Practising Mindfulness In The Remote Workplace

These days, more of us are working from home. How can we use mindfulness techniques to reduce stress and be more intentional during the working day?

Due to the social distancing measures imposed during the onset of the COVID-19 pandemic, many companies have adopted work-from-home setups, a trend that remained even as vaccine rollouts made in-person meetings safer. And despite having arisen as a stopgap measure for the crisis, remote work gave employees many benefits. They decreased costs for transportation, gave workers the freedom to choose jobs outside of their geographic location, and even allowed some to choose their own work hours.

However, remote work conditions can also pose threats to a person’s mental health. In the UK, 820,000 employees reported that they were struggling with mental health as a result of remote work. Among those surveyed, 27% attributed their distress to an inability to unplug, while 15% cited distractions at home, and 12% cited difficulty staying motivated. It’s clear that the isolation of remote work has left many feeling demoralised.

To manage the day-to-day stresses of remote work, employees can learn to practise mindfulness.

When practising mindfulness, individuals become more aware of their surroundings, feelings, and actions. Mindfulness in the workplace allows employees to be more intentional about their work, thus improving their output and productivity. Additionally, mindfulness during breaks encourages workers to better take stock of their feelings, allowing them to return to their work fully recharged and rested. Below, we’ve provided a few tips you can use to practise mindfulness in the workplace.

Create Physical Boundaries

It’s easier to maintain a decent work-life balance in an office setting. Once your hours are over, you get to exit your physical workspace, which makes it easier to leave your work mindset behind and focus on the other parts of your life. You don’t get the same privilege in a work-from-home setup. When your house is also your workspace, your mind will inevitably associate the physical space with things outside of work, such as rest, relaxation, or play. This will make it hard to stay focused.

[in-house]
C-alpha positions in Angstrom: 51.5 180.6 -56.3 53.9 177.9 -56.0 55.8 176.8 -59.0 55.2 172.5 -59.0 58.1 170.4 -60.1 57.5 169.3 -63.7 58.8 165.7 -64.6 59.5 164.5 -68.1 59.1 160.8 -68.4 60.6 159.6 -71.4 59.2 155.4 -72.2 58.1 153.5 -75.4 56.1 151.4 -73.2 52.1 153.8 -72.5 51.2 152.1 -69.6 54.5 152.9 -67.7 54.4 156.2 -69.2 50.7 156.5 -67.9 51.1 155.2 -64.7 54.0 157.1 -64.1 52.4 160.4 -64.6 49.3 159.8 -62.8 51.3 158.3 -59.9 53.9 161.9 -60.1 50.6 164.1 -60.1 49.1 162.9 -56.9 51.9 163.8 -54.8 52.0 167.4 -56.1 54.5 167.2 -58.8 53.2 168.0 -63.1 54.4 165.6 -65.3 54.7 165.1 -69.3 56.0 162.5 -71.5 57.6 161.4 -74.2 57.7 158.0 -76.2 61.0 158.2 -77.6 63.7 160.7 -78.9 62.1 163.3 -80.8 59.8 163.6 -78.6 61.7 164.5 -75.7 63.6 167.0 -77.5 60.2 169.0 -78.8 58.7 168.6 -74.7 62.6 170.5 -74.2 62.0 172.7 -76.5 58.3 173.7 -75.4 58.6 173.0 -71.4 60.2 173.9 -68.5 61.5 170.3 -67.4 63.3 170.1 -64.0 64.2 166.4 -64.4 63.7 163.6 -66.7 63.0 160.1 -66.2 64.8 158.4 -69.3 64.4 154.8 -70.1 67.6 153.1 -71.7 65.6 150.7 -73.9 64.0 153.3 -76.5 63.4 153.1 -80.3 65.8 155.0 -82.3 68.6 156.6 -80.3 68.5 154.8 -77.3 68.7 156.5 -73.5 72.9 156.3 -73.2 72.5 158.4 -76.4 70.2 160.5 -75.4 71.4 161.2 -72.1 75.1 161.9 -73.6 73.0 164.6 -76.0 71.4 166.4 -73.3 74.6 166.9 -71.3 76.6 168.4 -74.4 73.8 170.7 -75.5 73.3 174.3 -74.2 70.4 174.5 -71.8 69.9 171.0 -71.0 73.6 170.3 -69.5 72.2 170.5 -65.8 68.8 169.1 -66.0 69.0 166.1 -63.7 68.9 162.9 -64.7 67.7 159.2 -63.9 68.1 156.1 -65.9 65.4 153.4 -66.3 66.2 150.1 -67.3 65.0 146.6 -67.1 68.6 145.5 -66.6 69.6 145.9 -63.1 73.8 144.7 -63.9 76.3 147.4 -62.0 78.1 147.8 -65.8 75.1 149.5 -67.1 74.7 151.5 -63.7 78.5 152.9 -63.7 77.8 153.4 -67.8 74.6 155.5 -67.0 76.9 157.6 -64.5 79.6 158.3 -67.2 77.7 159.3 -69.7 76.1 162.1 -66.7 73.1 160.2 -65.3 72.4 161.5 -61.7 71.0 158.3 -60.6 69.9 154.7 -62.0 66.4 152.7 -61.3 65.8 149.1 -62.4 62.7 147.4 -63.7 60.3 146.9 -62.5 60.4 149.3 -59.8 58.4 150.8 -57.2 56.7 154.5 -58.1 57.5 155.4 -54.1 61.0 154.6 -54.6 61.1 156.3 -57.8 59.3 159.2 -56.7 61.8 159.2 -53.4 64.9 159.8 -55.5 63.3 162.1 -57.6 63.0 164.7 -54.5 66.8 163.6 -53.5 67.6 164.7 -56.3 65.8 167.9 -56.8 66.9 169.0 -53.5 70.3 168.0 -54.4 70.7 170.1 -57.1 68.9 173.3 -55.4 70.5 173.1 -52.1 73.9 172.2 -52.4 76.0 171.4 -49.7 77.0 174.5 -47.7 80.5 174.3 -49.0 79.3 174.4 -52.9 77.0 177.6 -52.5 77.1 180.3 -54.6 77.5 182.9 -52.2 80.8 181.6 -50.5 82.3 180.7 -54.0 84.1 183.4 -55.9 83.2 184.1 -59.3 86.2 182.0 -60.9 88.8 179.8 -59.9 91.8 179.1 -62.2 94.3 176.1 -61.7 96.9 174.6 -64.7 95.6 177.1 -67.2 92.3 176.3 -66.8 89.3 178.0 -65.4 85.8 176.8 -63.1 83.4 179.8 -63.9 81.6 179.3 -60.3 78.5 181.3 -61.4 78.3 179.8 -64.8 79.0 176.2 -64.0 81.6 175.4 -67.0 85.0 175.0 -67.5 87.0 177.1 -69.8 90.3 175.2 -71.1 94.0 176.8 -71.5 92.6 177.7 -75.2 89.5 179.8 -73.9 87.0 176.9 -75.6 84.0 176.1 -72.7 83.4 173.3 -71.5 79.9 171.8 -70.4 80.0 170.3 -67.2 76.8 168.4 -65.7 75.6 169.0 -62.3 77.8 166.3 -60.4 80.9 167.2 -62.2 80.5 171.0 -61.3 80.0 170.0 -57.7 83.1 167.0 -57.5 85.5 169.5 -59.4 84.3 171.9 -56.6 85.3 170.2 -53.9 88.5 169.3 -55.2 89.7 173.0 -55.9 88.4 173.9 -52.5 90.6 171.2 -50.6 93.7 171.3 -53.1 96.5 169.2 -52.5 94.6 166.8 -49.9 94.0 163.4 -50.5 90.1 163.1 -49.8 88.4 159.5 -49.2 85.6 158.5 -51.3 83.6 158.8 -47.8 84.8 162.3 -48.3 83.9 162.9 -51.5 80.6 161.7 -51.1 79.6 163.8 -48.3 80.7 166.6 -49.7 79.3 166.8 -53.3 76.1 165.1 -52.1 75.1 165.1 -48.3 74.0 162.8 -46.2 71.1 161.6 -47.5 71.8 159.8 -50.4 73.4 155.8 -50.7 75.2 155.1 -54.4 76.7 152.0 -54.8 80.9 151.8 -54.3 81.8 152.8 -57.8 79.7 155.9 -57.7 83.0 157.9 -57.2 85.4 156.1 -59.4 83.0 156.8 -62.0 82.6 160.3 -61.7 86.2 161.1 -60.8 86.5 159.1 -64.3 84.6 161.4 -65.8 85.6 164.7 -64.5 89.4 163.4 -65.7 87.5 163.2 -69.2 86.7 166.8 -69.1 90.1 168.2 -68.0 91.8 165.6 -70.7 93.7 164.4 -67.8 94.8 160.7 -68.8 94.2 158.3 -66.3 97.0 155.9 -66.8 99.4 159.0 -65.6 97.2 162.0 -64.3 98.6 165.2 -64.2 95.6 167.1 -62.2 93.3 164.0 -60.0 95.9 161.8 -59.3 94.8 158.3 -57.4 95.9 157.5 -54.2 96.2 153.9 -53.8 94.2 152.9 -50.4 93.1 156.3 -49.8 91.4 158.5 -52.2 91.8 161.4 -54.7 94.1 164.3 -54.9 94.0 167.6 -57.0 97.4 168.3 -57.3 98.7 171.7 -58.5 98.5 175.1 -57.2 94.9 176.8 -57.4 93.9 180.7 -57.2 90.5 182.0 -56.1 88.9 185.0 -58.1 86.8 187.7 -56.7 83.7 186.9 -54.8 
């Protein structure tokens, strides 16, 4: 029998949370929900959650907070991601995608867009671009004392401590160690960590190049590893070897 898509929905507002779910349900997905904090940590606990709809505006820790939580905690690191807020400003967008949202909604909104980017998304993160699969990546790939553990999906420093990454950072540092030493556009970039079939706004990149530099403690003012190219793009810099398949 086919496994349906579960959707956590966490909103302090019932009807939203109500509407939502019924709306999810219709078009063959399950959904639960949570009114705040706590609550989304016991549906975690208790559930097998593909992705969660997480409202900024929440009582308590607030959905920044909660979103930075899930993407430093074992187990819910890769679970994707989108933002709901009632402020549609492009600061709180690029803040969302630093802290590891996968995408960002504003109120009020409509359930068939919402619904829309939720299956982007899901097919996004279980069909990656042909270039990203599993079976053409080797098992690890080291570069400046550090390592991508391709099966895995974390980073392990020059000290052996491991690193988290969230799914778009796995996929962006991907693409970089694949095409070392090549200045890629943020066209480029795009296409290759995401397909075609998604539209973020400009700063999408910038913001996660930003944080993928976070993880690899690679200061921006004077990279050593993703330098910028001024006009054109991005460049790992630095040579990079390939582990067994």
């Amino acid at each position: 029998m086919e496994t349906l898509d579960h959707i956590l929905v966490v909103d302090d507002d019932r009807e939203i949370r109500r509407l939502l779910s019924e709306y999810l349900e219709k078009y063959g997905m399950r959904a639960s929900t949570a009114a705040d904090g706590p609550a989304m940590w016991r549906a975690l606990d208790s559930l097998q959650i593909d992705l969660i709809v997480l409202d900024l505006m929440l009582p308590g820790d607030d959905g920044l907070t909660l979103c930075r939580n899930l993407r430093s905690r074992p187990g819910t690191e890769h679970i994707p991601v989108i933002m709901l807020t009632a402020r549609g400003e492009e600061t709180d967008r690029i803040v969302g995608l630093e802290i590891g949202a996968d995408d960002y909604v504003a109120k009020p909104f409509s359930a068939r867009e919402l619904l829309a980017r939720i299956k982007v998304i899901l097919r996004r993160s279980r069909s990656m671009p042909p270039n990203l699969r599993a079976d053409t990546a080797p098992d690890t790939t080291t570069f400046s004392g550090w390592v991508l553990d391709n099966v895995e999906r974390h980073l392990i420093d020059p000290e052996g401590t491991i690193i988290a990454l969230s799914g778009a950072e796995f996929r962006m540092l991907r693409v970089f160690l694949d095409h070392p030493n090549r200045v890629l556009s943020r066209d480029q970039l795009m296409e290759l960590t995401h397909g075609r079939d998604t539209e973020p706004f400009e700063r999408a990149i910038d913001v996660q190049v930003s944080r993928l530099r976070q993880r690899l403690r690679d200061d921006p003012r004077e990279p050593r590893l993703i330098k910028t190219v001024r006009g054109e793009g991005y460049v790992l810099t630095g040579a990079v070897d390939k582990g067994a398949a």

To set a clear boundary between work and home, you need to carve out space in your home specifically for work, such as a dedicated office. Ideally, this would be a separate room, but if that is not possible, do what you can to keep your workspace distinct from the rest of your home. A room divider placed behind your desk can create a physical boundary between your workspace and the outside.

Additionally, make sure the things in your defined workspace help you stay productive. For instance, furniture and accessories that follow the rules of ergonomics can help you stay mindful of your body. It may even help to invest in a standing desk. This way, you’ll be able to alternate between sitting and standing, which gets your body moving and keeps your blood flowing. That boost of energy can help you stay focused and productive.

Schedule Breaks

When you don’t take much-needed downtime away from your tasks, built-up stress and exhaustion will prevent you from staying focused. Spread some short breaks across the workday to give yourself time to rest between bursts of productivity. By giving your body time to recharge, you can return to each task with renewed motivation and vigour.

Taking a break for meditation or yoga can help us reconnect with the body, improving focus and reducing stress.

You can even use your breaks to strengthen your connection with your body. If you find yourself slipping away from the state of mindfulness, it may help to carve out time for mindfulness meditation. Researchers have proven that even short meditation sessions can improve a person’s attention span, decrease stress, and improve cognitive function. Look into guided meditation sessions on YouTube or use one of the many guided meditation apps. Reconnect with your body, your feelings, and your intentions, so you can dive into the fray with improved focus.

Avoid Multitasking

The human brain was not designed to process and attend to more than a single task at once. The act of addressing a task involves three steps: identifying the goal, identifying information relevant to the goal, then acting on the information to complete the goal. When you switch between two tasks, your brain has to spend extra time identifying each task’s goals and other relevant information, leaving it with little energy to focus on actually completing the task goal. In other words, when your attention is divided, you cannot be fully present.

In a remote workplace, the risks of multitasking are higher, since you’re concerned about work and home responsibilities. Stay mindful of your work by only sticking to one task at a time. If you’re worried about efficiency, you can assign specific times to handle each task. This way, you can stay focused on each task and feel secure knowing that you’ve allotted time for other responsibilities.

Take Time Off Your Devices

Going off the above point, perhaps the easiest way to get distracted is through your devices. Browsing Twitter between tasks might seem harmless, but if you’re not careful, you may end up losing yourself and your time to social media scrolling. Thus, to stay present in your body and focused enough for work, avoid opening any smartphone apps while on the clock.

With the boundaries between home and work blurred, remote work setups may increase the risk of stress and fatigue. Fortunately, by staying mindful, you can keep yourself energised during work hours and relaxed off the clock.

Photo of Jasmine Mona
About the author Jasmine Mona

Jasmine Mona is a part-time writer who hopes to pursue a master of science nursing. She is a proud fur mom of a four-month-old Doberman named Sunny.

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